Conservatives on the edge
BY Jen Christensen
November 21 2005 1:00 AM ET
In late October
the Kansas supreme court issued a remarkably sensible
pro-gay ruling: It struck down the portion of a state law
that punished underage sex more severely if it
involved homosexual acts.
The case involved
Matthew Limon, who in 2000 was found guilty of
performing consensual oral sex on a 14-year-old boy when
Limon was 18. He was sent off to prison for 17 years.
Had Limon had sex with a girl, state law would have
dictated a maximum sentence of 15 months. (The statute
protects heterosexual lovers when one is 18 or younger and
the age difference between the two is no more than
four years.) The unanimous Kansas court found that
having different punishments for gay and straight sex
acts was plainly unconstitutional. “Moral disapproval
of a group cannot be a legitimate governmental
interest,” wrote Justice Marla J. Luckert for
The month before,
also in Kansas, the Republican chairwoman of the state
legislature’s committee on children’s issues
tabled a proposal to outlaw adoption by gays and
And the state
senate majority leader, Derek Schmidt, also Republican, was
fine with that. “In the great scheme of issues that
need to be resolved by the legislature, this
isn’t at the top of the list,” Schmidt said.
Yes, this is the
same state where 70% of voters in April backed an
amendment to the state’s constitution enshrining
marriage discrimination against gays. The same state
with two Republican U.S. senators who could compete
for a “most antigay” award.
national news—along with the Bush
administration—has been consumed with a series
of hurricanes, indictments against top Republican
operatives, eroding support for the war in Iraq, soaring gas
prices and oil company profits, and controversial
Supreme Court nominations, equality has been creeping
in around the edges.
Even in Kansas,
one of the reddest of the red states.
victories have also been largely unheralded by the
mainstream media: Connecticut began granting same-sex
civil unions without any court order to do so.
Massachusetts legislators, who in 2004 had backed a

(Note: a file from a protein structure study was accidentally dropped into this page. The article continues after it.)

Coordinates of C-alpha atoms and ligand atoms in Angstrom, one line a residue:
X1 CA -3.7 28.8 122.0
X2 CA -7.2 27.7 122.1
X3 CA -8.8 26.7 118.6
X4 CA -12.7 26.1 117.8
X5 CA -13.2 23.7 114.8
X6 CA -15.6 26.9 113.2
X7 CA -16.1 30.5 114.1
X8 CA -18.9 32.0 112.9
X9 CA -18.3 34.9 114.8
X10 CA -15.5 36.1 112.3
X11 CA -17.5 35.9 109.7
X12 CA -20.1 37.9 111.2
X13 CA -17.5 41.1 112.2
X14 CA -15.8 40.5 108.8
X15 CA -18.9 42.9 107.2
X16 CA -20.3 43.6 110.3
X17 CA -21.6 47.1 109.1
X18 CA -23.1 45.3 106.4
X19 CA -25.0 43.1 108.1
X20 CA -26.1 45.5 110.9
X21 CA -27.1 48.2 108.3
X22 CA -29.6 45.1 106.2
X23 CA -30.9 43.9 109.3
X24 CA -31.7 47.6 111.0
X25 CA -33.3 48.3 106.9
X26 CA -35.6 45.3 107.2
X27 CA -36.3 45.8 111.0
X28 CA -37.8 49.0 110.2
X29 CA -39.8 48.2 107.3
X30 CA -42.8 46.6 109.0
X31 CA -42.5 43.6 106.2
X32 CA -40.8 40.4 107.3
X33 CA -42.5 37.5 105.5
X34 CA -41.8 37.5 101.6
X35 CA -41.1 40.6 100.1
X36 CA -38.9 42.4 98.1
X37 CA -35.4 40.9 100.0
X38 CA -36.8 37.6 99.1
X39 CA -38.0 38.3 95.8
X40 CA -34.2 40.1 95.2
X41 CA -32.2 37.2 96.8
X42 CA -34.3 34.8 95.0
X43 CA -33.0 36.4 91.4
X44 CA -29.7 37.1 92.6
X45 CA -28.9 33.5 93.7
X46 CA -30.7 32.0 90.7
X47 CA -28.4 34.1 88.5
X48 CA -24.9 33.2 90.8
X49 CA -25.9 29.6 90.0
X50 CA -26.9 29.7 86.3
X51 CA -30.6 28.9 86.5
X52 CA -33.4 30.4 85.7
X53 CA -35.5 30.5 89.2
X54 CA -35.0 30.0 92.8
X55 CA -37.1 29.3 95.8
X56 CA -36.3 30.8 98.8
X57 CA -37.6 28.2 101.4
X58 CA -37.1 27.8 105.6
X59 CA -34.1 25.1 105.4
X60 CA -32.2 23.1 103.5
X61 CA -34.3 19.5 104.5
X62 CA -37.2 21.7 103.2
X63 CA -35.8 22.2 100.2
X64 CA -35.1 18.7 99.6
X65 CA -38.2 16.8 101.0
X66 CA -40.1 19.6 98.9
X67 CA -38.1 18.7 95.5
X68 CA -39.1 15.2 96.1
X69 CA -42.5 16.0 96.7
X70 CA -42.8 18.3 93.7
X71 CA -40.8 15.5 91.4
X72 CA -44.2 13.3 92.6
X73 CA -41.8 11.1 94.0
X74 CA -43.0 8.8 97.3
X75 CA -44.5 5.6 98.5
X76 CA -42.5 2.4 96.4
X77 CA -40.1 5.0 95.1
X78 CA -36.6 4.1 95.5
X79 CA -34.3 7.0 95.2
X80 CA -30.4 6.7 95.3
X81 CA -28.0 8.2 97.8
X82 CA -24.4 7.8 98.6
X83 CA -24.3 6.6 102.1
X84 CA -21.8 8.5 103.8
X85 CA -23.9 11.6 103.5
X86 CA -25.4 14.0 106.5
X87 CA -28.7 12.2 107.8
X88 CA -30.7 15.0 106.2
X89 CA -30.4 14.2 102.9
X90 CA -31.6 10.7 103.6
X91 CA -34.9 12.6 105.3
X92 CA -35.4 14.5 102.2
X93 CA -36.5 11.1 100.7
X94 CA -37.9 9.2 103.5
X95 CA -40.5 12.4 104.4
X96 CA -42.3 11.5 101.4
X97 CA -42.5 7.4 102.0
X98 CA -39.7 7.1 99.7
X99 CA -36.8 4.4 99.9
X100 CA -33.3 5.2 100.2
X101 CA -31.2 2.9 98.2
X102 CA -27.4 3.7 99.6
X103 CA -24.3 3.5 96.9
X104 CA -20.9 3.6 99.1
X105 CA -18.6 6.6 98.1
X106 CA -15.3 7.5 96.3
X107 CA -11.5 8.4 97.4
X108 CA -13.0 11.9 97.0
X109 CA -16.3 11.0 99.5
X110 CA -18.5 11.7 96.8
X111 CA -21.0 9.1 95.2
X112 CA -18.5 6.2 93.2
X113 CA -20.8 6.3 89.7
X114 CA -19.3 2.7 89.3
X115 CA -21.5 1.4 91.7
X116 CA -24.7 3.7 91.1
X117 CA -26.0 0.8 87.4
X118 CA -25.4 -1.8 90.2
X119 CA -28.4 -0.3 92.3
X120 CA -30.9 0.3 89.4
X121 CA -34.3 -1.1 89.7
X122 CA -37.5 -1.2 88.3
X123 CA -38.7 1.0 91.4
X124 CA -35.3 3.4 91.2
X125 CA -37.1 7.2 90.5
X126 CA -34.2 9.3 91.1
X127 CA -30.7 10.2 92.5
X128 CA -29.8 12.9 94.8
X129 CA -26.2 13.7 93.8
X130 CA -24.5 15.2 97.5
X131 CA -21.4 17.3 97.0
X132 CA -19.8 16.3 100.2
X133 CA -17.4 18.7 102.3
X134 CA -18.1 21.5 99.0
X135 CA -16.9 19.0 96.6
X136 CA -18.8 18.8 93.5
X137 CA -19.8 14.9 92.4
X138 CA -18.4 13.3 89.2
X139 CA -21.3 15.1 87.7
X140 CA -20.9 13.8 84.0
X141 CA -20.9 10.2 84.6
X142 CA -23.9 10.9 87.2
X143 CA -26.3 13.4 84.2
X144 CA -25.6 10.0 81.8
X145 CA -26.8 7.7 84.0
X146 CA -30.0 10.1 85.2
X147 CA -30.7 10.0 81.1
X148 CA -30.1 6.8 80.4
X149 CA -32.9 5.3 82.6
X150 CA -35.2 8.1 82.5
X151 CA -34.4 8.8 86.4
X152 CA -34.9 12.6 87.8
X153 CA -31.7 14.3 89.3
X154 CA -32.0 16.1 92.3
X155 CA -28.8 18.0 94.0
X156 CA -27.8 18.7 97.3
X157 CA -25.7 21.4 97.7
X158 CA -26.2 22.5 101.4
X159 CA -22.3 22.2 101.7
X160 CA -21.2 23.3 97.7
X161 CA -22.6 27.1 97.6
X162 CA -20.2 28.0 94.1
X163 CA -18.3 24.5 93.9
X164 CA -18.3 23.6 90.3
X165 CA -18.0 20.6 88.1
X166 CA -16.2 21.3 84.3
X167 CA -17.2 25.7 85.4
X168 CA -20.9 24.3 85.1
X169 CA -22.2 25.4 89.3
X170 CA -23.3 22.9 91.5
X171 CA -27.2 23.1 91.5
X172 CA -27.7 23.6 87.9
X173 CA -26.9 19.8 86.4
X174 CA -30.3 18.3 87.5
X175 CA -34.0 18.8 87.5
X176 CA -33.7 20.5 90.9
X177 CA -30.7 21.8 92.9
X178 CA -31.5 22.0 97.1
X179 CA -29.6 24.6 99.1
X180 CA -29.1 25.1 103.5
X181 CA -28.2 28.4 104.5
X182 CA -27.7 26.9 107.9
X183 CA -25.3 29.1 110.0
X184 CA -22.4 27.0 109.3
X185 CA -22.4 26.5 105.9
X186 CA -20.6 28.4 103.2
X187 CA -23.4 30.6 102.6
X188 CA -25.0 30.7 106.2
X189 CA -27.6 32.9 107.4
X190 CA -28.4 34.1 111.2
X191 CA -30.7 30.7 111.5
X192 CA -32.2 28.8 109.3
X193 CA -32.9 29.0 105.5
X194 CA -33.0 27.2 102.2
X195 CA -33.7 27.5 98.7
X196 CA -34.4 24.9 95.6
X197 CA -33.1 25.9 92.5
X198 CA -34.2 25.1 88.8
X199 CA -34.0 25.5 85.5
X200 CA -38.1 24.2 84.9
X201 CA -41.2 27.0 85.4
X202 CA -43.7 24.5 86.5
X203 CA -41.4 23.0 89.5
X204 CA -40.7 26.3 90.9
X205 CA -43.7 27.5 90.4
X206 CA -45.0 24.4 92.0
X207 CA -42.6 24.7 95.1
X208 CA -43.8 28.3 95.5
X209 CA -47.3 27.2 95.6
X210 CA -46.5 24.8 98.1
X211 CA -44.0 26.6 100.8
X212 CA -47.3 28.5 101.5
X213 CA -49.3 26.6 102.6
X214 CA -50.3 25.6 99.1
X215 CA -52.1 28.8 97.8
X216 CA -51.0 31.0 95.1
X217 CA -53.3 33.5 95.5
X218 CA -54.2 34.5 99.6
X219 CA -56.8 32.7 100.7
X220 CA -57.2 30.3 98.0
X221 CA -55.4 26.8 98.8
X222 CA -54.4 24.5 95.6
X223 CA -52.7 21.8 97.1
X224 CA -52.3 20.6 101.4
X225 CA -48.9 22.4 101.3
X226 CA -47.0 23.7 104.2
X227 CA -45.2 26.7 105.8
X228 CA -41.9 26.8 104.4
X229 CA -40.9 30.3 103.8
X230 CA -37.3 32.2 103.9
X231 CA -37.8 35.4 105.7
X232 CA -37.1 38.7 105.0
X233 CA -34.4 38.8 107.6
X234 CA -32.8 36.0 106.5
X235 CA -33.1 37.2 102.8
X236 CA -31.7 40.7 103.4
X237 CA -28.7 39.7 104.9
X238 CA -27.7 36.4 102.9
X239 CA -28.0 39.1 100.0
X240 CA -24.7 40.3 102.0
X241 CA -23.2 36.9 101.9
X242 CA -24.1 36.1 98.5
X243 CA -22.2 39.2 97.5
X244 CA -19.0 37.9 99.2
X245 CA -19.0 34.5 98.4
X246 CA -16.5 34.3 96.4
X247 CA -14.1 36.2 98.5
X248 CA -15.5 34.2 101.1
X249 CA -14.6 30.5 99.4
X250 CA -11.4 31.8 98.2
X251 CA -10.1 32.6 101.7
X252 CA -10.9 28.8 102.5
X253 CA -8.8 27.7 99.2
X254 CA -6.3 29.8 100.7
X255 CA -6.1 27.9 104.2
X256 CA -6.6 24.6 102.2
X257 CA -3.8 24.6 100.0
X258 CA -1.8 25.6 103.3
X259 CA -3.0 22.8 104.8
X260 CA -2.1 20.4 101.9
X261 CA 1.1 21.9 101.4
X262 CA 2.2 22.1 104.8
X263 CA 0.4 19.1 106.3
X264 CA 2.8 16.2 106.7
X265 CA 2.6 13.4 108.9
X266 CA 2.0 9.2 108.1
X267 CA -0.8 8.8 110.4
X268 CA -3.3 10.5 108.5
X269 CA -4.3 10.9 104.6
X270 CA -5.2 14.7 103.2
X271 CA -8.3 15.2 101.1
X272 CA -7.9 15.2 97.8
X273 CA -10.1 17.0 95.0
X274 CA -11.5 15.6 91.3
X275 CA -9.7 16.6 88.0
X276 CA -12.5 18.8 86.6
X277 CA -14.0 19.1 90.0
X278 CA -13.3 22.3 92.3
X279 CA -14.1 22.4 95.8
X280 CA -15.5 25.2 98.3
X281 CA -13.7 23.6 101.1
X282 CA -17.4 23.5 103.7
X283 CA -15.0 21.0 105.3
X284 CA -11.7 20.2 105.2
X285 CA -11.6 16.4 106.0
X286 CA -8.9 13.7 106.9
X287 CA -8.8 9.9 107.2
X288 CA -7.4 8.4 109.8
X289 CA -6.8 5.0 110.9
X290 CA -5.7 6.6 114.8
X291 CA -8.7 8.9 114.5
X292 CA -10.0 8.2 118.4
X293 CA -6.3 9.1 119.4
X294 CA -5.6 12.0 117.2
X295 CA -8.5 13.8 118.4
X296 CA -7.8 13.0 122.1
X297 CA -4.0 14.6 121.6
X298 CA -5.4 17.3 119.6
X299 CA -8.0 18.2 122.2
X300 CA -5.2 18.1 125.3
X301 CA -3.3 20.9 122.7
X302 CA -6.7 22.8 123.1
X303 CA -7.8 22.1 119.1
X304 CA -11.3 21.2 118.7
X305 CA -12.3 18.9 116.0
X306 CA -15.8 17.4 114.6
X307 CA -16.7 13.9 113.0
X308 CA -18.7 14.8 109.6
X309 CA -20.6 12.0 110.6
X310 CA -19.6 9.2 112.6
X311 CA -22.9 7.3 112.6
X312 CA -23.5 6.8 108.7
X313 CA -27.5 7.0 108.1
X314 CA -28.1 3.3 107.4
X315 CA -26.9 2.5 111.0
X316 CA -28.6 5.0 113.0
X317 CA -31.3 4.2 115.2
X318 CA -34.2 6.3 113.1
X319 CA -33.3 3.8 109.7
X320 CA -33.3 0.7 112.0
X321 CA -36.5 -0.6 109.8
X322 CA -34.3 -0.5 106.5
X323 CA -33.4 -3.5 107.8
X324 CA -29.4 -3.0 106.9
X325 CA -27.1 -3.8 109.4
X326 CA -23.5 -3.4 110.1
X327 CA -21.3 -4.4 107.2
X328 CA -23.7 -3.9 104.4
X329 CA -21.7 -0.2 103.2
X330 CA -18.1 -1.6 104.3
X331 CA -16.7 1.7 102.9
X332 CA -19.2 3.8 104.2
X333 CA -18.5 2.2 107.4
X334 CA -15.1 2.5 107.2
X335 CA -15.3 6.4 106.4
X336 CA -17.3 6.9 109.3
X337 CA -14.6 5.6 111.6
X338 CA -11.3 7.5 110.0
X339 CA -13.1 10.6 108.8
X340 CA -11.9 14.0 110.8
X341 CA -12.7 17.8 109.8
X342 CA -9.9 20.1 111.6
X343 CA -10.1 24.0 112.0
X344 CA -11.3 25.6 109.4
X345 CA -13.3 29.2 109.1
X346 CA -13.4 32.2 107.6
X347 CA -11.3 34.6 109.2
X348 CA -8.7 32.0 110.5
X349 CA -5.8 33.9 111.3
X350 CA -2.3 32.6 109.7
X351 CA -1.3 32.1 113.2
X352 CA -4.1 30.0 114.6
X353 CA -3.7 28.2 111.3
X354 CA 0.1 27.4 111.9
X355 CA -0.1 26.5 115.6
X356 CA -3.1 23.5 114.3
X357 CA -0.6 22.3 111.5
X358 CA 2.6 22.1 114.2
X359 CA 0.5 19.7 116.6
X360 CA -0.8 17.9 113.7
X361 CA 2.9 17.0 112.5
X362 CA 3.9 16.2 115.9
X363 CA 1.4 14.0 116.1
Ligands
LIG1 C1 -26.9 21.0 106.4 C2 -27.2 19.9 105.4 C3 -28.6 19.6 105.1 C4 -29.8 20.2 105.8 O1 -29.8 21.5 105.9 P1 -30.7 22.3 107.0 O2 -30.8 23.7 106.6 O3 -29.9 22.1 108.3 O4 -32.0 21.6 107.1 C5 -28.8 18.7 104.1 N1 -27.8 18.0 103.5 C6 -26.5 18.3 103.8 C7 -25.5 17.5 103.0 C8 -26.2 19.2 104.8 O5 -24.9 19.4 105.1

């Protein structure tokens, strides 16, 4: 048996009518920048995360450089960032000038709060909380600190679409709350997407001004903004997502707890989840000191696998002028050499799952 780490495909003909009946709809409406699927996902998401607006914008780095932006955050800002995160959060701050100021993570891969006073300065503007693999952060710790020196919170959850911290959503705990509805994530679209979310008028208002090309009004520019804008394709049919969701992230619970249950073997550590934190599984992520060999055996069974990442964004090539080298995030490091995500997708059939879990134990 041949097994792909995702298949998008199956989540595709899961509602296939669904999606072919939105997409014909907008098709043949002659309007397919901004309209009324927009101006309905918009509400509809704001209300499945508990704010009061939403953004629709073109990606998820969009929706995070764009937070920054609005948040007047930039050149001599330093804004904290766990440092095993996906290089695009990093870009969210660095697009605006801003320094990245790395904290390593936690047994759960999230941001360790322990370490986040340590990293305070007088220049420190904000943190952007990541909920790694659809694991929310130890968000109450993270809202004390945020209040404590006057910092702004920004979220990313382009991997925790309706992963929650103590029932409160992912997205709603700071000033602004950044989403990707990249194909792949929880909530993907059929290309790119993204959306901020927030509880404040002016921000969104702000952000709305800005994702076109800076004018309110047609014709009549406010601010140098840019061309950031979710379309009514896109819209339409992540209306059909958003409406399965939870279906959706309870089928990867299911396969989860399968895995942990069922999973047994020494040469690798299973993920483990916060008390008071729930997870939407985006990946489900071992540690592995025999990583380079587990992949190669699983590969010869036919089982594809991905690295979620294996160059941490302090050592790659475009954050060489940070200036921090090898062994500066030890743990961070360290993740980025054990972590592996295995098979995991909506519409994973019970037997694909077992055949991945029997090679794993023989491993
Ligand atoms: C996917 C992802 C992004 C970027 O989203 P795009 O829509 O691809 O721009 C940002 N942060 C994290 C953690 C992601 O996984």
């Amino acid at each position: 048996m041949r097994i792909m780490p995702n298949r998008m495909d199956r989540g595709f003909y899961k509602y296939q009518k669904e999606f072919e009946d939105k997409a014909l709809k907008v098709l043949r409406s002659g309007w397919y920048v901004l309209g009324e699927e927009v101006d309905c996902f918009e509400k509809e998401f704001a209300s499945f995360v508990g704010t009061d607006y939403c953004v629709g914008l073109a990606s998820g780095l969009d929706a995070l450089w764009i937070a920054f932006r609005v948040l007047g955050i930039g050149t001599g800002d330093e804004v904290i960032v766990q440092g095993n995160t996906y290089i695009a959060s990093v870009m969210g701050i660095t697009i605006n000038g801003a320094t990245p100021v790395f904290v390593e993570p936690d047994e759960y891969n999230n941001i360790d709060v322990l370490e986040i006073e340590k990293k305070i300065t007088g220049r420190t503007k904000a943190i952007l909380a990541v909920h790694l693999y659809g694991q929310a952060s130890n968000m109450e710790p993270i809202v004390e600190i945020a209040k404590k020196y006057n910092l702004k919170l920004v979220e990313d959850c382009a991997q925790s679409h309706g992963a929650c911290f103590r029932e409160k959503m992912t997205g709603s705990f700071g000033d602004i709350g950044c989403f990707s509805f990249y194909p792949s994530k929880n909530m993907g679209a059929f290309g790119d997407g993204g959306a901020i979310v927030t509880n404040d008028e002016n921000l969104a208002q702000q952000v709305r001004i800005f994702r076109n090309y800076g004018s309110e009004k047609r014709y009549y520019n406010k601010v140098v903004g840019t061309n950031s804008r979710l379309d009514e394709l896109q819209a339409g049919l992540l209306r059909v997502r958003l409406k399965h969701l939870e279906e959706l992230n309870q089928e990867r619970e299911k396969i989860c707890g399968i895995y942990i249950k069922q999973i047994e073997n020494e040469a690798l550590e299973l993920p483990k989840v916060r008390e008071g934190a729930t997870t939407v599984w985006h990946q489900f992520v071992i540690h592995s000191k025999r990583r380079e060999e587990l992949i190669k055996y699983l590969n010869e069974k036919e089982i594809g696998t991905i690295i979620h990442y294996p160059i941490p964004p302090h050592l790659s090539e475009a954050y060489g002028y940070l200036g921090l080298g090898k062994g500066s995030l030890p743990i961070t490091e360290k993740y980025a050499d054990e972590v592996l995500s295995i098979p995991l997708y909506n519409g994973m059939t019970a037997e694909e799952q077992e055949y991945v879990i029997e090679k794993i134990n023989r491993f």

constitutional amendment to overturn marriage equality
there, this year soundly defeated the same measure.
Tennessee ordered that a residential
“reparative therapy” program for gay teens
called Love in Action be closed; notorious for
16-year-old Web logger Zach Stark (enrolled by his
parents against his will), it operated as a mental health
services facility—and allegedly controlled
access to enrollees’
prescriptions—without a license. California,
Washington, and Pennsylvania courts, over five cases,
decreed that the parenting rights and responsibilities
of a nonbiological gay or lesbian parent (including
custody) continue even after their same-sex relationship
more: The best female basketball player in history came out
to scant media coverage and zero backlash. About 1,000
more gay-straight alliances were established in high
schools nationwide. Human Rights Campaign noted that
84% of Fortune 500 companies had antidiscrimination
policies covering LGBT workers’ sexual orientation.
And as The Advocate went to press, activists in
Maine were optimistic that a majority of voters in
November would decide to retain a law banning antigay
discrimination; polls at press time showed support for the
law at around 60%.
there’s been bad news as well, amply reported in
these pages: antigay violence, legal setbacks, almost
any news out of Texas. But on the national stage the
thundering of the antigay far right has, for the
moment, quieted to a dull roar. If you doubt that, remember
the Right’s grandstanding just 12 months ago,
after George W. Bush won a thin majority to keep his
job: “In your reelection, God has graciously granted
America—though she doesn’t deserve it—a
reprieve from the agenda of paganism….,”
the president of fundamentalist Bob Jones University
famously wrote to the president. “Don’t
equivocate. Put your agenda on the front burner and
let it boil.”
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